¶10. Nikki testified that Chris often drank five to six beers per day. Chris worked offshore for extended periods of time. When he would return home, he would always have alcohol in his hand. Nikki also testified that on several occasions, Chris would pass out drunk and not remember anything that happened. Finally, Nikki testified that being with Chris after awhile made her depressed, and when they separated, she felt happy again.
¶11. Chris contends that he did not drink as much as Nikki claimed he did. He argues that because Nikki’s testimony was not corroborated by any other witness, it is “wildly inconsistent at best.” However, Nikki’s father, Thomas Godleske, testified that on an icefishing trip Chris drank so much that he passed out in a stranger’s vehicle. Further, Chris testified that he continued to drink at the time of the trial.
¶12. Where there is conflicting testimony, the chancellor is the trier of fact and adjudicates the credibility of each witness. Bowen v. Bowen, 982 So. 2d 385, 395 (¶42) (Miss. 2008). “An appellate court is to affirm findings of fact by chancellors in domestic cases when they are ‘supported by substantial evidence unless the chancellor abused his discretion, was manifestly wrong, clearly erroneous or an erroneous legal standard was applied.’” Robison v. Lanford, 841 So. 2d 1119, 1122 (¶9) (Miss. 2003) (quoting Holloman v. Holloman, 691 So. 2d 897, 898 (Miss. 1996)).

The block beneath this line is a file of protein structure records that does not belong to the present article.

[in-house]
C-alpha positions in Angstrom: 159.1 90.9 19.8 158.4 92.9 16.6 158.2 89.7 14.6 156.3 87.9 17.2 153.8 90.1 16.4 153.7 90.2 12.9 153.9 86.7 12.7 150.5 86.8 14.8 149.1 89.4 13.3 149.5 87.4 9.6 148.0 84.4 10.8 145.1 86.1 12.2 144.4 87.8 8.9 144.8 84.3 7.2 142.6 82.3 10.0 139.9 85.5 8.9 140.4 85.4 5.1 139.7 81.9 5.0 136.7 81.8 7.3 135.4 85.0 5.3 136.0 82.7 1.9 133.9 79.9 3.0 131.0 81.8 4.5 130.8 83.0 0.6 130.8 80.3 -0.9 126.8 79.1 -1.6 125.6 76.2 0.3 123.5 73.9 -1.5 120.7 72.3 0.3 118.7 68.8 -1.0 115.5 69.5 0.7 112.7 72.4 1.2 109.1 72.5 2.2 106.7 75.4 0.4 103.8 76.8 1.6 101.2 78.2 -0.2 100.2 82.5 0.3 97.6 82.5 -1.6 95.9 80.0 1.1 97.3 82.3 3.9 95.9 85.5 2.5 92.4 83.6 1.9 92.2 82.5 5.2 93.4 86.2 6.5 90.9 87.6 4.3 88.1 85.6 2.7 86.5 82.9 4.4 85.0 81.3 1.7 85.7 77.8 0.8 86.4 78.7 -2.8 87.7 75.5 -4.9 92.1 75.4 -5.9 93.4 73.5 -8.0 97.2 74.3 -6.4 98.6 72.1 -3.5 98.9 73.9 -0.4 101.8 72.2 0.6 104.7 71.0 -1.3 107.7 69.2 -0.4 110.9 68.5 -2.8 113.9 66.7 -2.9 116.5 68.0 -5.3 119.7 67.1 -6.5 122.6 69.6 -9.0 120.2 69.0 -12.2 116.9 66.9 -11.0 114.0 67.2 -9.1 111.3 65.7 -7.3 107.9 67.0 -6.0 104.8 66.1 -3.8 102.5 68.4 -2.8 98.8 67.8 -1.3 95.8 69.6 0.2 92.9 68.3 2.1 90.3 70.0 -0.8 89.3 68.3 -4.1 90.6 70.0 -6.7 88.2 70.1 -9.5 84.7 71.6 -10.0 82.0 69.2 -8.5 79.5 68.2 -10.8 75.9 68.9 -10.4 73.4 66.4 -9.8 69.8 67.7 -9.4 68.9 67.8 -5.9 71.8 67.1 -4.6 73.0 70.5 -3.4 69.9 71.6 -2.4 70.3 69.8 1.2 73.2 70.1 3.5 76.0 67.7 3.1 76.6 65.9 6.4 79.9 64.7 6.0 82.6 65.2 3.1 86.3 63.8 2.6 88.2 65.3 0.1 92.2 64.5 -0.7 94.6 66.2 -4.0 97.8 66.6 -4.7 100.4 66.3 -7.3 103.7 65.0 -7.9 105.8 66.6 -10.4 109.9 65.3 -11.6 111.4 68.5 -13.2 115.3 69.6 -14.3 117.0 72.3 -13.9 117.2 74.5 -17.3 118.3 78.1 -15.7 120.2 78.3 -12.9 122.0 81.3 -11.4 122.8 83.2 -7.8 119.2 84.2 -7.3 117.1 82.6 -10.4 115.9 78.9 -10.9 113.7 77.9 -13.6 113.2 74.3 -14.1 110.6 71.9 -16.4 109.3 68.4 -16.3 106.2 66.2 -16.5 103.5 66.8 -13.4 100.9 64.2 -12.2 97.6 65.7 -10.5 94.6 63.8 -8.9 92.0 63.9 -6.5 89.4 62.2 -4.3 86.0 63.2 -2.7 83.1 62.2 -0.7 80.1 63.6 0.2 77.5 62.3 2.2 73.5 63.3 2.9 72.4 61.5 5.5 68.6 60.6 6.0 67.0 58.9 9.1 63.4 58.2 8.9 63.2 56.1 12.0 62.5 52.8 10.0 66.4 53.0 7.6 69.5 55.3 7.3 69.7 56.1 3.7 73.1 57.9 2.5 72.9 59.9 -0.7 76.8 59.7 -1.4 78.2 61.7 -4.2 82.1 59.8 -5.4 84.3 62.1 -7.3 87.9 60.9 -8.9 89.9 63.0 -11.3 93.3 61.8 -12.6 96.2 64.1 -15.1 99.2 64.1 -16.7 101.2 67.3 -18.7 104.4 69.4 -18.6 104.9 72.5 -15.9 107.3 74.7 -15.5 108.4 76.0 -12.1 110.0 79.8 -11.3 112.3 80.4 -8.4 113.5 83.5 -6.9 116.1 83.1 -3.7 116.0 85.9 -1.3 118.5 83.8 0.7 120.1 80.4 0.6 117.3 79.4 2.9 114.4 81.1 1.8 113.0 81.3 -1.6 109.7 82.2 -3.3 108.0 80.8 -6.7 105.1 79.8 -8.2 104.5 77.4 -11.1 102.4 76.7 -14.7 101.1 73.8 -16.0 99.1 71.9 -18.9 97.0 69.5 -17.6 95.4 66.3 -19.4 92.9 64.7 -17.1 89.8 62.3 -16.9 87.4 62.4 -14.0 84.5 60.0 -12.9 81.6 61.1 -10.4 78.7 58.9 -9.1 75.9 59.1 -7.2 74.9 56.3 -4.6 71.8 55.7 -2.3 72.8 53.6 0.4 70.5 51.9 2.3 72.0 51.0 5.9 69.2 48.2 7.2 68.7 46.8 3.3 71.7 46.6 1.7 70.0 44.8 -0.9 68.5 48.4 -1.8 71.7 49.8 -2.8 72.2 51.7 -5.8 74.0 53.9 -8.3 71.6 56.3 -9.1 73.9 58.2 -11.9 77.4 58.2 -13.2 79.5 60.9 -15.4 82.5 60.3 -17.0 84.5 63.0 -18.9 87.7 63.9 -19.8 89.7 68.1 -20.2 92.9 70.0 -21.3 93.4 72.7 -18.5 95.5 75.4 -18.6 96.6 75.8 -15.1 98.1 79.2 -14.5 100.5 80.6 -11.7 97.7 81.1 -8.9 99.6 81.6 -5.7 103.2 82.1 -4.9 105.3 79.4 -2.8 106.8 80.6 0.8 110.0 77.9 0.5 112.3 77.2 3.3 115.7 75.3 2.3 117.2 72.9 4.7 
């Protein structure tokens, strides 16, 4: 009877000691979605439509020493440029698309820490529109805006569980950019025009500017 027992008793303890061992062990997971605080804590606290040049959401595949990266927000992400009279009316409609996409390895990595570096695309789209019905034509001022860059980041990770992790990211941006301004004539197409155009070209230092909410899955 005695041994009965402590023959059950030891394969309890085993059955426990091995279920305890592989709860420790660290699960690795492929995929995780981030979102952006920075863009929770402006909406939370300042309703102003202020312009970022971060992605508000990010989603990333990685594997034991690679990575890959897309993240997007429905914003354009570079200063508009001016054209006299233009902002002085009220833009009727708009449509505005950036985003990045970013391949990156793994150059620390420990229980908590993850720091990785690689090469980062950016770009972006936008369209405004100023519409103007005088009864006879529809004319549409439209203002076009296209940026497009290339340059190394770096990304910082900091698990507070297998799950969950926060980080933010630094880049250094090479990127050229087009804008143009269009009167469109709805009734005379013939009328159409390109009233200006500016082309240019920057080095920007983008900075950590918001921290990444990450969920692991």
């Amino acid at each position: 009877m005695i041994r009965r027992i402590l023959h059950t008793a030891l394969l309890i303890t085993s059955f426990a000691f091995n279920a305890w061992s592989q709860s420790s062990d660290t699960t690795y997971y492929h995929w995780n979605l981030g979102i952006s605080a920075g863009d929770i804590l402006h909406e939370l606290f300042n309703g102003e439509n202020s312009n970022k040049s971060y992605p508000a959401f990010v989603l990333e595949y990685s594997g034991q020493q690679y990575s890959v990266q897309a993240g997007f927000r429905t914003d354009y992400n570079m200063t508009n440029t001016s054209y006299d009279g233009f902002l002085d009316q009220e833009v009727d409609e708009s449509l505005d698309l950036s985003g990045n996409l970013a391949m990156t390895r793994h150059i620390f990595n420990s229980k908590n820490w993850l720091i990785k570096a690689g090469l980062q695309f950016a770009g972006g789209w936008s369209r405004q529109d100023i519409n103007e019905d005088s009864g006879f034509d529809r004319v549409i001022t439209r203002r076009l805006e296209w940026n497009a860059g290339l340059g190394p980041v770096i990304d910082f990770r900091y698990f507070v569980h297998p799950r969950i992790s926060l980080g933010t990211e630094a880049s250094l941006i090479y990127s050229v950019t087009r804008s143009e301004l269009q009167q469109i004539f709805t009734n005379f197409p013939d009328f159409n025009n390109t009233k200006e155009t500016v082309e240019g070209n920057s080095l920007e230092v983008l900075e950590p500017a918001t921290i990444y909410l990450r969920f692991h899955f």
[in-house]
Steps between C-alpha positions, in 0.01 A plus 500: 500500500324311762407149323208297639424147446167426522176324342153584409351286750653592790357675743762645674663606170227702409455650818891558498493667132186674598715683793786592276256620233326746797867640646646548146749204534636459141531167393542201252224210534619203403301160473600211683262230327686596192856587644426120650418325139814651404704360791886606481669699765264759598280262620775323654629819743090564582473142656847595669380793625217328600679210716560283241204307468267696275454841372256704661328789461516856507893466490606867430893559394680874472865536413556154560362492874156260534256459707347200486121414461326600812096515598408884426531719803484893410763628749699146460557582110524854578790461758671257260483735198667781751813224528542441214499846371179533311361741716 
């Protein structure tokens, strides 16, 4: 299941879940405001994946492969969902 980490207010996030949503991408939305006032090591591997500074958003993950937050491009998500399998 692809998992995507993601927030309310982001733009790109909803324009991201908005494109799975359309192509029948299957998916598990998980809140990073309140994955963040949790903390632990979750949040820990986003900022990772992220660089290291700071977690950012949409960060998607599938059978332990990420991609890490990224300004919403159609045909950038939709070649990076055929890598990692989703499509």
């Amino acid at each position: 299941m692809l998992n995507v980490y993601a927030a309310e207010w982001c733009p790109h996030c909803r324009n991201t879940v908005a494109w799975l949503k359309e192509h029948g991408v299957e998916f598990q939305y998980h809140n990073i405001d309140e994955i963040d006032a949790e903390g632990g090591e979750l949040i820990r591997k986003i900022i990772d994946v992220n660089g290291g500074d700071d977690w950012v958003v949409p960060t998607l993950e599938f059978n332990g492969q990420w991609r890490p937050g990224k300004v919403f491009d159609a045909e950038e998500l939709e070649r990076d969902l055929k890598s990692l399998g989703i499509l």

¶13. In review of the record, we find that the chancellor had sufficient evidence to grant Nikki a divorce on the ground of habitual drunkenness: Chris’s alcohol consumption, combined with the negative impact it had on the family, and his continued drinking at the time of trial. Additionally, the chancellor, as the trier of fact, was in the best position to determine each witness’s credibility and to weight the conflicting testimony. Because the evidence supports the chancellor’s findings, we find that he did not commit manifest error in his findings on this issue.